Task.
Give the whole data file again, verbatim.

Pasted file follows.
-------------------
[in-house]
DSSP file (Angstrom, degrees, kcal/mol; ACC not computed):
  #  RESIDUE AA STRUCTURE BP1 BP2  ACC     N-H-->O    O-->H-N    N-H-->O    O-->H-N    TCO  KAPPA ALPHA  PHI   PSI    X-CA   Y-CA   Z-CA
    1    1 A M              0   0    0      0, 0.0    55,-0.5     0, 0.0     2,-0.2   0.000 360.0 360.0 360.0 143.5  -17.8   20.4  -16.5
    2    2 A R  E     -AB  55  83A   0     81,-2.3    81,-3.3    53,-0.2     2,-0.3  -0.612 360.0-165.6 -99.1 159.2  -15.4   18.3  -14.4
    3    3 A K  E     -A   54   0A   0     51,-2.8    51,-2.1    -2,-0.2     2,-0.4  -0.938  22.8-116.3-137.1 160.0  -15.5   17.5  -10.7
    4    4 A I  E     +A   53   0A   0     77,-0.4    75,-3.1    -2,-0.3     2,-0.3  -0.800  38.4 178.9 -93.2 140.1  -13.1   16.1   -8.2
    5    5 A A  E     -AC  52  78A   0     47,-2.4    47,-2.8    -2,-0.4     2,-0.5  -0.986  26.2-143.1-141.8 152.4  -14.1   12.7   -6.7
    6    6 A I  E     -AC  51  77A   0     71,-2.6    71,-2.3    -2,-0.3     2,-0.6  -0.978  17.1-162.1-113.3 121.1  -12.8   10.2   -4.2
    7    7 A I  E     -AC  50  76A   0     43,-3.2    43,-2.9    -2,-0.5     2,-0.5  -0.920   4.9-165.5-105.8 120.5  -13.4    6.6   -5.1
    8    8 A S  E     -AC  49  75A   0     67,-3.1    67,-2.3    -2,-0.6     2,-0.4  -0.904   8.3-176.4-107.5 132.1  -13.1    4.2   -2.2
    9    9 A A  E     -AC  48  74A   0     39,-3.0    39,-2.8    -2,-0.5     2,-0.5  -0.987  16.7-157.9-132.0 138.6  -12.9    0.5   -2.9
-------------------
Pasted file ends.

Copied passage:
[in-house]
DSSP file (Angstrom, degrees, kcal/mol; ACC not computed):
  #  RESIDUE AA STRUCTURE BP1 BP2  ACC     N-H-->O    O-->H-N    N-H-->O    O-->H-N    TCO  KAPPA ALPHA  PHI   PSI    X-CA   Y-CA   Z-CA
    1    1 A M              0   0    0      0, 0.0    55,-0.5     0, 0.0     2,-0.2   0.000 360.0 360.0 360.0 143.5  -17.8   20.4  -16.5
    2    2 A R  E     -AB  55  83A   0     81,-2.3    81,-3.3    53,-0.2     2,-0.3  -0.612 360.0-165.6 -99.1 159.2  -15.4   18.3  -14.4
    3    3 A K  E     -A   54   0A   0     51,-2.8    51,-2.1    -2,-0.2     2,-0.4  -0.938  22.8-116.3-137.1 160.0  -15.5   17.5  -10.7
    4    4 A I  E     +A   53   0A   0     77,-0.4    75,-3.1    -2,-0.3     2,-0.3  -0.800  38.4 178.9 -93.2 140.1  -13.1   16.1   -8.2
    5    5 A A  E     -AC  52  78A   0     47,-2.4    47,-2.8    -2,-0.4     2,-0.5  -0.986  26.2-143.1-141.8 152.4  -14.1   12.7   -6.7
    6    6 A I  E     -AC  51  77A   0     71,-2.6    71,-2.3    -2,-0.3     2,-0.6  -0.978  17.1-162.1-113.3 121.1  -12.8   10.2   -4.2
    7    7 A I  E     -AC  50  76A   0     43,-3.2    43,-2.9    -2,-0.5     2,-0.5  -0.920   4.9-165.5-105.8 120.5  -13.4    6.6   -5.1
    8    8 A S  E     -AC  49  75A   0     67,-3.1    67,-2.3    -2,-0.6     2,-0.4  -0.904   8.3-176.4-107.5 132.1  -13.1    4.2   -2.2
    9    9 A A  E     -AC  48  74A   0     39,-3.0    39,-2.8    -2,-0.5     2,-0.5  -0.987  16.7-157.9-132.0 138.6  -12.9    0.5   -2.9